A library can be a great place to study, read a magazine, or borrow a book. But many libraries here don’t operate the way they did in my home state. Within this country libraries, while public, are not just something you can walk into. Every university and public library I’ve been to here requires you have a membership card that you swipe, much like a metro card to enter. With filling out a form you can get a card and go in. Except with the universities; if you are not a current student you cannot enter. If you just enrolled but didn’t get your ID card yet talk to the security guard at the side and they should let you in.
For graduate school research and a desire to read US news magazines I will sometimes visit our university library. But what to do near midterms/finals when the university libraries are overflowing with people? And what if you are not a current student? Here are a few options.
Right in front of the famed Ewha Women’s University is an area called Edae 이대 which is a cluster of small shops weaving and twisting through many streets around the campus front gates.
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Edae University was founded in 1866 by the American Missionary Mary Scranton, today it is considered one of the top schools in Korea to attend along with Seoul University. It is a very trendy area with a range of tastes and styles, and since its right next to the popular Hongdae and Shinchon university stations (the trend trinity!) it is a given that this area is usually packed with younger people shopping and having a good time on the weekend.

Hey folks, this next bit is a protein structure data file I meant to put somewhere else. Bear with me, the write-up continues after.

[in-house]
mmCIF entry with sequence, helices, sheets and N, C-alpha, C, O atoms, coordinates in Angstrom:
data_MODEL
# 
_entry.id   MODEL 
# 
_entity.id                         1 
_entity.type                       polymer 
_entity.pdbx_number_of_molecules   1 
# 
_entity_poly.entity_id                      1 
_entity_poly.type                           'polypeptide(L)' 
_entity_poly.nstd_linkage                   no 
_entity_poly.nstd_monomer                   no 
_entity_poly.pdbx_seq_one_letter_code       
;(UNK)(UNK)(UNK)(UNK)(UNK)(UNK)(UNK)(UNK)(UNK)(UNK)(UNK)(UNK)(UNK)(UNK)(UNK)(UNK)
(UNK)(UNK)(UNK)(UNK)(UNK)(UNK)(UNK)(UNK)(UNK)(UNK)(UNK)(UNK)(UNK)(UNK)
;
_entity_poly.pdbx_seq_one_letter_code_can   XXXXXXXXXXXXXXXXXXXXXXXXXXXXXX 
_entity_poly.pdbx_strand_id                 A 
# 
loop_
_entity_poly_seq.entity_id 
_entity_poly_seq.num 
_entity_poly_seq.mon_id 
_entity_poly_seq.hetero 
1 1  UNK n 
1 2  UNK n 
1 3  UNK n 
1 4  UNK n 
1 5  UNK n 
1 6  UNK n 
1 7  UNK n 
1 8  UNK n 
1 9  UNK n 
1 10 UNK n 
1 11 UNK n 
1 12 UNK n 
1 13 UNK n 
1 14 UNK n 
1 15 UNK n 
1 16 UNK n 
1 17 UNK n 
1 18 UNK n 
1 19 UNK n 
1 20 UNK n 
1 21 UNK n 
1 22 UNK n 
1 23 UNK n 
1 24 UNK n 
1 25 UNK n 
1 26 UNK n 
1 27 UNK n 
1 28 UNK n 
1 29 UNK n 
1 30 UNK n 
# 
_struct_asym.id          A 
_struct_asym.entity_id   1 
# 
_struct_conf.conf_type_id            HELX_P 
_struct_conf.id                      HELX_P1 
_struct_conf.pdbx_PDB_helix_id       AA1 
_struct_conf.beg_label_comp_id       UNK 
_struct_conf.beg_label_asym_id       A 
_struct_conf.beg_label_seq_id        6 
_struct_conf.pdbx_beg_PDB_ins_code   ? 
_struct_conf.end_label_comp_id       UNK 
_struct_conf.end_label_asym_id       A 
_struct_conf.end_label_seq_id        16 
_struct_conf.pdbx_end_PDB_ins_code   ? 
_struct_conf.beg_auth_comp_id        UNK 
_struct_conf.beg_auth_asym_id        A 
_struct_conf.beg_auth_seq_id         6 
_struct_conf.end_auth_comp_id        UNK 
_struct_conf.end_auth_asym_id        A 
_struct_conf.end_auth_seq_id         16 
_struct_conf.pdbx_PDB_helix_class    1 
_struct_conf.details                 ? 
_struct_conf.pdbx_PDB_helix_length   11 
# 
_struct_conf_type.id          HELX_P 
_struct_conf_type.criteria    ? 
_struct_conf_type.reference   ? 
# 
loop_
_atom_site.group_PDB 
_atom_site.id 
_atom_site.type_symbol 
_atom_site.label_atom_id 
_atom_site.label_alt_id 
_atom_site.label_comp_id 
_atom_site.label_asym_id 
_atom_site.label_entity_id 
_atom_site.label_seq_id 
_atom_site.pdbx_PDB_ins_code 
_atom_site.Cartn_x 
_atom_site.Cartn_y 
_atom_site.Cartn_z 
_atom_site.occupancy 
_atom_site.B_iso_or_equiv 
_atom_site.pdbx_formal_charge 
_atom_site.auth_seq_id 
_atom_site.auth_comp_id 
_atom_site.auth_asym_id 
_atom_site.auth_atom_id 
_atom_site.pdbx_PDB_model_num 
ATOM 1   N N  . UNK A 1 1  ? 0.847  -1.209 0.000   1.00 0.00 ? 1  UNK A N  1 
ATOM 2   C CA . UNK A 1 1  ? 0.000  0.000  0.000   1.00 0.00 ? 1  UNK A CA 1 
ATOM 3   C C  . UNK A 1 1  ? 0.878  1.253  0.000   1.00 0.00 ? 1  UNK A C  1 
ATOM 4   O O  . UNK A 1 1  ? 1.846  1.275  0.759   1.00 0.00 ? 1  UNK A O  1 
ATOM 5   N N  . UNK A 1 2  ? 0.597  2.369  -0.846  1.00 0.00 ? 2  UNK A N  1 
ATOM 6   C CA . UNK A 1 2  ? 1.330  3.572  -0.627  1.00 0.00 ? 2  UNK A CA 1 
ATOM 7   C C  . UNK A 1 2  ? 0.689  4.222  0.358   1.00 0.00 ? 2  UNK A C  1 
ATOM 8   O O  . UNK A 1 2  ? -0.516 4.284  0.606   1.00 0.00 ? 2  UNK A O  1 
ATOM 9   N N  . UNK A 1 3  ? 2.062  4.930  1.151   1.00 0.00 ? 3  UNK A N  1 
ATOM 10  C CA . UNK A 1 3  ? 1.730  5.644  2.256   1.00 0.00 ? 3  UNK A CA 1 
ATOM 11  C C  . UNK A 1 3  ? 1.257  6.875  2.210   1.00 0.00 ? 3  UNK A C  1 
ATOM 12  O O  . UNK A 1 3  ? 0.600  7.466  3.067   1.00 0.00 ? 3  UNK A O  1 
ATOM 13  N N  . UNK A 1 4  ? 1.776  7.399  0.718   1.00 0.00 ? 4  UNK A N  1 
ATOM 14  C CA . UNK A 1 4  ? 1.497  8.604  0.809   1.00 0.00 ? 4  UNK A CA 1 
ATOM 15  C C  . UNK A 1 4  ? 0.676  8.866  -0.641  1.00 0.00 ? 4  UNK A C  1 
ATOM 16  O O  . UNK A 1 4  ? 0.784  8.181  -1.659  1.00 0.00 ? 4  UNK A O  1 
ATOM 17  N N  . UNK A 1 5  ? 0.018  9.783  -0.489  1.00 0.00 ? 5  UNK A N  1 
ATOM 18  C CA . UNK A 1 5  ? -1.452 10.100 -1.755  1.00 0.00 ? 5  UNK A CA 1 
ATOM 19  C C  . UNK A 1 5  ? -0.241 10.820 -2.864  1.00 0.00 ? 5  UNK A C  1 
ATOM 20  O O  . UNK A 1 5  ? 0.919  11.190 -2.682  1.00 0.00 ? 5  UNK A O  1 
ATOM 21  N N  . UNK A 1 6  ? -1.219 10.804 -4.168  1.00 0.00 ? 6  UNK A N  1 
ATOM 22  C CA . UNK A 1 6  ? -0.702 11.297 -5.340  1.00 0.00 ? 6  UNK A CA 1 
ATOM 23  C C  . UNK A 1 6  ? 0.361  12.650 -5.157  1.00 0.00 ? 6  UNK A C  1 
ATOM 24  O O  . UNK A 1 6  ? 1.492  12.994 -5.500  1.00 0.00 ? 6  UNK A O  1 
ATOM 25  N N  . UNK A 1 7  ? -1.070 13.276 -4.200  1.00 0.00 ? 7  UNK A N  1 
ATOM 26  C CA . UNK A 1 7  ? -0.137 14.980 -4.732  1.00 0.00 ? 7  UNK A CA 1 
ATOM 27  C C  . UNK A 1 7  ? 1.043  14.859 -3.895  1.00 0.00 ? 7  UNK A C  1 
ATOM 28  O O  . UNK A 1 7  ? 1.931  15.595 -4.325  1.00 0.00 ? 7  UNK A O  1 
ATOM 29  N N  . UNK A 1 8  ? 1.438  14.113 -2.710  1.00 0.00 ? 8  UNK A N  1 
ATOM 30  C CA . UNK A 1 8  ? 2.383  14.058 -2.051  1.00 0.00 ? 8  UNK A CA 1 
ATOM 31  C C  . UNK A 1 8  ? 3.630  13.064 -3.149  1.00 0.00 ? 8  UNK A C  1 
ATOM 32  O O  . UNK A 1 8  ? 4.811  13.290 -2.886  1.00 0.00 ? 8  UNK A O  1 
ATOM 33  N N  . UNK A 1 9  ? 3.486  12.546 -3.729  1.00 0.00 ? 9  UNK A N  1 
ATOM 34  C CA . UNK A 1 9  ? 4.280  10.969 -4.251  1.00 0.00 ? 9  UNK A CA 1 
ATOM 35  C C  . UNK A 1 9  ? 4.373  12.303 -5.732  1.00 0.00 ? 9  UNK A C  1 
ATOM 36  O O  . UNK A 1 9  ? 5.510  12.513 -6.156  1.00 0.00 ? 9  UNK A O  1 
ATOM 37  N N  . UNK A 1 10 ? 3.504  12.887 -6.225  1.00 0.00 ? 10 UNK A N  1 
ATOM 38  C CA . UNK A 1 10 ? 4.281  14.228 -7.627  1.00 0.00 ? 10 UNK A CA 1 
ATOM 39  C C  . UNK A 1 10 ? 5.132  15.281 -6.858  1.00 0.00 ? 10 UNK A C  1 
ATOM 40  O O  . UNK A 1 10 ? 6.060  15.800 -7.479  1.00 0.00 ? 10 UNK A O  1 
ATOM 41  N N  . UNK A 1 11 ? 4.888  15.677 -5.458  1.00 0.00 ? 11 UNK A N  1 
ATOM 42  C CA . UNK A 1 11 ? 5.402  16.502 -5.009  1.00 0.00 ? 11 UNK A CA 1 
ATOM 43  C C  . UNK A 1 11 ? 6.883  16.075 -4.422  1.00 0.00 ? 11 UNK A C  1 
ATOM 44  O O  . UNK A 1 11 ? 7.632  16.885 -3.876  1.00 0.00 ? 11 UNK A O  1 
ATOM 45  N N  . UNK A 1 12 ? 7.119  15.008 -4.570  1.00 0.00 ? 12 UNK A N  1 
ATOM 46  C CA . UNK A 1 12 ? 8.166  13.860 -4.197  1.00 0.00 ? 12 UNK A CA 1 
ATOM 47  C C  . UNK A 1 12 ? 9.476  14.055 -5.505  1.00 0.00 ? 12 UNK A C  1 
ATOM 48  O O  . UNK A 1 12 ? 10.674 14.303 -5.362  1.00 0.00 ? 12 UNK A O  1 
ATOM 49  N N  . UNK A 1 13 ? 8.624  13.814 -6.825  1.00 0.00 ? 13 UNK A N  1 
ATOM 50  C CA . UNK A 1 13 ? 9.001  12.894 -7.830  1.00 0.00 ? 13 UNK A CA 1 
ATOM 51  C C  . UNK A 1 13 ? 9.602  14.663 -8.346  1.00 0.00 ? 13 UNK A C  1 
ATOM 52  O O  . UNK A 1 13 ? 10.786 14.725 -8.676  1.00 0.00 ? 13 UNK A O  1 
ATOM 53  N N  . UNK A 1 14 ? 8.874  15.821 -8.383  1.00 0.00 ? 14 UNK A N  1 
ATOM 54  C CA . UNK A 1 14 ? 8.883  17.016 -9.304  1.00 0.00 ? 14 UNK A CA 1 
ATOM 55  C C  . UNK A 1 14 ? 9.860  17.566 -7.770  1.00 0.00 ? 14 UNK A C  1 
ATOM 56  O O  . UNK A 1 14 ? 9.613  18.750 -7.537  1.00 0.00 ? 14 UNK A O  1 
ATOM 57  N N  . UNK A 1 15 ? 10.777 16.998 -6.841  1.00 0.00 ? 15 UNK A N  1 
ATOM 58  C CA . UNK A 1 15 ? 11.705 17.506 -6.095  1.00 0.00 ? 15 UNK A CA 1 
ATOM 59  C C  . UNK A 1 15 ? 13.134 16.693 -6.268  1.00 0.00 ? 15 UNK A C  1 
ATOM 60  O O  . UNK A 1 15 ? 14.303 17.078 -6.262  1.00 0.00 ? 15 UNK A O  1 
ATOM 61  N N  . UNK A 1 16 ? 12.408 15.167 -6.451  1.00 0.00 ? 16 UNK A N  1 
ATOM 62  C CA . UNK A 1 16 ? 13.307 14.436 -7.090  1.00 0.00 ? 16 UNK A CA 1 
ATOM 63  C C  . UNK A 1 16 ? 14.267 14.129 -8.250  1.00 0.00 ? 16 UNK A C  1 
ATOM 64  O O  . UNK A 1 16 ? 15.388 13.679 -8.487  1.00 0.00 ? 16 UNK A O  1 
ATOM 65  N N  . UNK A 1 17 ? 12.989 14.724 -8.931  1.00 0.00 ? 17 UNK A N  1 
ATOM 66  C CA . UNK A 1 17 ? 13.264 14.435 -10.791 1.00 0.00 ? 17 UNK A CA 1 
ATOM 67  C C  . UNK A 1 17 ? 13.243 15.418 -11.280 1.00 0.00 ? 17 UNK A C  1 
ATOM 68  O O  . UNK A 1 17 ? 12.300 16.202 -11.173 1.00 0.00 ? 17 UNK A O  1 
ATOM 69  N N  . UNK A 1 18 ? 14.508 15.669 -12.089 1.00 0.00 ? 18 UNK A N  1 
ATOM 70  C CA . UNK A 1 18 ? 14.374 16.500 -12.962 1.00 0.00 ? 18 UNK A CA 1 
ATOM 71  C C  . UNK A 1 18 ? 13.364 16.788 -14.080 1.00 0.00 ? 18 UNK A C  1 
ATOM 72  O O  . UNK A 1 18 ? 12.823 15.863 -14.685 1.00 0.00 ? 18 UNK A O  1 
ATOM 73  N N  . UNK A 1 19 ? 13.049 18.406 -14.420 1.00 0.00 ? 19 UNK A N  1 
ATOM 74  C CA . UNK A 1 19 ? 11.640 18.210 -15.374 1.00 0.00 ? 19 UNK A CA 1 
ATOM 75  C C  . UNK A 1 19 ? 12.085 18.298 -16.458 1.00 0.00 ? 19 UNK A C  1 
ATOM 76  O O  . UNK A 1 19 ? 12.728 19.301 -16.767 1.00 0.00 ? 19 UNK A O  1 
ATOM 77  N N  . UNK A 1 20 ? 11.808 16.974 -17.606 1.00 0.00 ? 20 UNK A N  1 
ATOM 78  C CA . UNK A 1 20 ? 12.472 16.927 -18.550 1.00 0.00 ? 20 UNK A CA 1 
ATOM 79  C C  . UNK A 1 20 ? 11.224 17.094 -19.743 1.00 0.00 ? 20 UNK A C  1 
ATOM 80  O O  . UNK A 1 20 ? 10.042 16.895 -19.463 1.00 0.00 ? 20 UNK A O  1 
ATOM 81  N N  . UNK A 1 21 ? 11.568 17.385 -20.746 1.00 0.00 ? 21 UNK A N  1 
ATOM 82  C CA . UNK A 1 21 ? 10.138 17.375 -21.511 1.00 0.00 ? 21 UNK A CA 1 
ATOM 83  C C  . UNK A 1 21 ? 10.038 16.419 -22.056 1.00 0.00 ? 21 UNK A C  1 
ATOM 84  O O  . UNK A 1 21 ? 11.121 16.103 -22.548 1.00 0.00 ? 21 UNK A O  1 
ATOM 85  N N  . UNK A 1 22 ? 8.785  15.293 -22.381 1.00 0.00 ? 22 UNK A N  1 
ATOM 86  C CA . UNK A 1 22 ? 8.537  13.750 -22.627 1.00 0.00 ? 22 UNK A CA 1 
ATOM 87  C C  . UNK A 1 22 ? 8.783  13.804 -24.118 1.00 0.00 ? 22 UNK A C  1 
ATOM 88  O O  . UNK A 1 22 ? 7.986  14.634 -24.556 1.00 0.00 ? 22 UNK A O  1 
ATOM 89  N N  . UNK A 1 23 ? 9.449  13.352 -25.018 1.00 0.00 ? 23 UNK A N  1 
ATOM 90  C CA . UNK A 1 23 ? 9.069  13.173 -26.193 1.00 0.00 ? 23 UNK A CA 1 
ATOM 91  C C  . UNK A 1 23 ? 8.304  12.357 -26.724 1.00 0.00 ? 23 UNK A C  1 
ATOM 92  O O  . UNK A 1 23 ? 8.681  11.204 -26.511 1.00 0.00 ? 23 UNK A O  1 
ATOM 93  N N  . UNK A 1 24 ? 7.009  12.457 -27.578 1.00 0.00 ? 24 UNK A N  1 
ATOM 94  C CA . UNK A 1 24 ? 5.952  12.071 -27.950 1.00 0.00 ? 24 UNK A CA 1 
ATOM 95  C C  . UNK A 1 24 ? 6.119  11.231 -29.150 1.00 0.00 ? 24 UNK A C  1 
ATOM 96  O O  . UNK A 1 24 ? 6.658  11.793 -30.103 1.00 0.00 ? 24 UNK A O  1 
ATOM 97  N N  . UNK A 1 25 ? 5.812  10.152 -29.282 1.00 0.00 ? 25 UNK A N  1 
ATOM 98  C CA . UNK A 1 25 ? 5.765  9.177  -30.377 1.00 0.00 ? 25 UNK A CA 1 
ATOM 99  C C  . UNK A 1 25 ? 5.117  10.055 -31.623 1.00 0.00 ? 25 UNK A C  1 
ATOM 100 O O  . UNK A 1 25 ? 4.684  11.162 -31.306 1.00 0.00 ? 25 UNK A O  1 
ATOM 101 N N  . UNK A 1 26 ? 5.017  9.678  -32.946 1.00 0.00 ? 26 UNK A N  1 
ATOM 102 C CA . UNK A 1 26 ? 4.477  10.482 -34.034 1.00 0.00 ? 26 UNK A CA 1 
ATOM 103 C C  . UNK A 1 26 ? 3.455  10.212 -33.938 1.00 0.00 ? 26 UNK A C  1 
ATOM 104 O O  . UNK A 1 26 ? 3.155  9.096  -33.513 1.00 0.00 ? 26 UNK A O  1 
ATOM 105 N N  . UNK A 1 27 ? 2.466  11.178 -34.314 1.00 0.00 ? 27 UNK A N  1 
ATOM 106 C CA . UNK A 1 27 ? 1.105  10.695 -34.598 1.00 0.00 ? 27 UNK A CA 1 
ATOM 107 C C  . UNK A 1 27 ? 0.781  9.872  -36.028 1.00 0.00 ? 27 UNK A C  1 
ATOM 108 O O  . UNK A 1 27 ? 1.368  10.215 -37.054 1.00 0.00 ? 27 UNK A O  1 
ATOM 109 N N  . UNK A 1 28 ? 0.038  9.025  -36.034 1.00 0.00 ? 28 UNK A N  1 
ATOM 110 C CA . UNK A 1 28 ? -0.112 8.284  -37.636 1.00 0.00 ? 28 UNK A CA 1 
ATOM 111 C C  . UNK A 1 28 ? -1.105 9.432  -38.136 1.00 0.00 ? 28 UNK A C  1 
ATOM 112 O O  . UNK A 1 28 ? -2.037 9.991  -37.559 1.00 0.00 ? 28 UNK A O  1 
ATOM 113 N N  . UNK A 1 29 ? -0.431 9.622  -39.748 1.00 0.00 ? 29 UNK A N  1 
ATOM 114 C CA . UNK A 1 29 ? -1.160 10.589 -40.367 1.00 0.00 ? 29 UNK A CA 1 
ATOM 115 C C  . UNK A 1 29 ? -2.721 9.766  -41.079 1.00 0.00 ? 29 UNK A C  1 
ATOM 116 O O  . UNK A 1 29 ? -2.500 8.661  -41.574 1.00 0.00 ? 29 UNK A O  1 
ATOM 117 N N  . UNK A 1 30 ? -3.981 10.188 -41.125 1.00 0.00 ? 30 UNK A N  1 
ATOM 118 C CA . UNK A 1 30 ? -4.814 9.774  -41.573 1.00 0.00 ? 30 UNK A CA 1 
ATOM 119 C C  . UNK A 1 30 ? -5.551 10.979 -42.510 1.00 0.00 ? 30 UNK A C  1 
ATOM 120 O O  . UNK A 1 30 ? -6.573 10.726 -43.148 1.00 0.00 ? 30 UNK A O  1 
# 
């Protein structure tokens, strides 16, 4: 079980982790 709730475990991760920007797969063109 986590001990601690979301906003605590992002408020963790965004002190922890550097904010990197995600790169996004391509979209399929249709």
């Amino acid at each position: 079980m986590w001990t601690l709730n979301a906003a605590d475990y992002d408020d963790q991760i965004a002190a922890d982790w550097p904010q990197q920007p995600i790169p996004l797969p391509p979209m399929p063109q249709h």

The cool air blasting on to us from the ceiling air duct was a welcome relief from the exterior suffocating heat of Seoul’s concrete centre. The banker positioned opposite us was somewhat flustered by his lack of useful banking English and had been bumbling his way through the transaction. The glitter from his exotic tie occasionally sparkling in the light as his fingers furiously danced on the computer keyboard. The waltz of the digits came to a sudden end and a piece of paper was shoved under our noses, ‘OK’ said the anxious man before taking a bow and indicating that this interaction was terminated. ‘OK? When will the money arrive?’ we asked. ’48 hours’ came the abrupt reply.
Personally, I hate war. I feel war brings sadness, anger, frustration and suffering to affected people. So, I was not really excited when suggestion was made to visit this museum just because it's free. However, I tried to have an open mind and just follow the plan.
Once we entered huge museum compound, my first impression, it was peaceful. Very large replica and symbolic of war was seen as we stepped in the main gate. Softly played music of sad and patriotic sound was being aired in the outdoor compound can make a person to contemplate on so many things in this 20,000 square metres pleasant landscape.
Some visitors came in full suit, and some women in traditional Hanbok to gives respect. Some old people, perhaps those experienced war was seen sitting at one of the many bench perhaps reminiscing old time. A pleasant and peaceful place to take a stroll.